EPs / Cassettes / Mini-Albums / Singles
Blu Mar Ten:
Famous Lost Words
That Blu Mar Ten produces state-of-the-art drum'n'bass is amply shown by the group's latest collection Famous Lost Words. But that shouldn't necessarily come as a major surprise: after all, the project's been in operation since August 20, 1995 and current members Chris Marigold and Michael Tognarelli (the names listed at the Blu Mar Ten Facebook page) bring a deep history to their music-making. In its early years, the outfit issued a broad range of music—everything from jungle and breaks to house—on an equally large number of labels, among them Exceptional Records, Hospital, Renegade Hardware, Shogun Audio, and Tangent, before establishing its own Blu Mar Ten imprint in 2009 and releasing its first full and proper drum'n'bass album, Natural History, and 2011 follow-up Love is the Devil. And now comes Famous Lost Words, whose thirteen polished productions weigh in at a generous seventy-one minutes.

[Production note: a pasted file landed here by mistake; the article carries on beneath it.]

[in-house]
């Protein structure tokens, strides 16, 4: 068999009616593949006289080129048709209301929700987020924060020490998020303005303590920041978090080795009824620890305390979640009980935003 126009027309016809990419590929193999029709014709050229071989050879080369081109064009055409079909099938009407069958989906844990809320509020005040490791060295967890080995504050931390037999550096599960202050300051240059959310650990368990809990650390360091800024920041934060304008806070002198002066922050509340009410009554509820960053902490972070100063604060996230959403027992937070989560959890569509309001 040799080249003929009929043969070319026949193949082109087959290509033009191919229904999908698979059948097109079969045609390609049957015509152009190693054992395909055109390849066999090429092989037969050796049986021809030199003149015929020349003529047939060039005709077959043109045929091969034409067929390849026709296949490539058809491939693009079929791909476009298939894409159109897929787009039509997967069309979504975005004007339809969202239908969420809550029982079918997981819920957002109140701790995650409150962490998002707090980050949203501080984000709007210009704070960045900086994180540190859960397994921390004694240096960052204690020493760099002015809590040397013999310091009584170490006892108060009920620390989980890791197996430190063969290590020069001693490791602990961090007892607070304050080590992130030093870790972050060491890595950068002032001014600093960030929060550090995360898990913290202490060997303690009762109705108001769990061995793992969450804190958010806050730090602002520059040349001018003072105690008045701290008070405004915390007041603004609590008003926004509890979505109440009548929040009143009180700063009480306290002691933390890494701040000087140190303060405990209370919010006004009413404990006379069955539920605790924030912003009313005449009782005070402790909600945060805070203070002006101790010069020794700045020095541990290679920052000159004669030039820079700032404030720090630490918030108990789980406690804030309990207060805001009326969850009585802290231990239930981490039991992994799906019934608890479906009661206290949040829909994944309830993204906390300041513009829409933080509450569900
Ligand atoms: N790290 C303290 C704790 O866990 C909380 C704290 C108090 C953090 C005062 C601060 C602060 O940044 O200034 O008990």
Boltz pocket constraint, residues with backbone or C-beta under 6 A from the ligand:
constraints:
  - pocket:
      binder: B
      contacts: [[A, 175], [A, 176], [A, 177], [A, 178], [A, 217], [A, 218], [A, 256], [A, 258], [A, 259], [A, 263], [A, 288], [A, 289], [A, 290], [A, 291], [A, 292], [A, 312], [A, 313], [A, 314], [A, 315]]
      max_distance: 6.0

The strongest possible argument for the Blu Mar Ten sound is offered by the album opener “Somewhere,” a sultry, late-night beauty earmarked by multiple elements: Agné Genyté's serenading whisper, atmospheric piano chords, muted horn accents, and an inspired four-note percussion motif. Here and elsewhere, Blu Mar Ten grounds the track with a classic, rock-steady drum'n'bass pattern that complements the other elements without overpowering them. In addition to “Somewhere,” Genyté elevates two other tracks, the luscious “Break it All Apart” and euphoric closer “In Your Eyes,” with her crystal-clear delivery. She's not the only singer to take part: Robert Manos contributes a soulful vocal to the high-roller “Thin Air,” his soaring voice clearly audible despite the dizzying swirl of keyboards and synths that surrounds it.
The group's tougher side comes to the fore in “Hunter,” a lethal, bass-throbbing dynamo that includes contributions from Seba and receives a distinctive kick from the hiccup in its hard-hitting pulse. For those who prefer their drum'n'bass served up raw and pure, there are light-speed belters aplenty (“Big Shots,” “Holding Pattern,” “Ariel”), while Blu Mar Ten showcases its more atmospheric take on the form in a few places as well (“Famous Lost Words,” “Half the Sky,” “Night Shift”). The album's strong from start to finish no matter the style on display, and the involvement of collaborators makes a huge difference in the colour and diversity they add to the project. Factor in the well-seasoned craft that Marigold and Tognarelli bring to Famous Lost Words and you've got a superb example of sophisticated drum'n'bass circa 2013.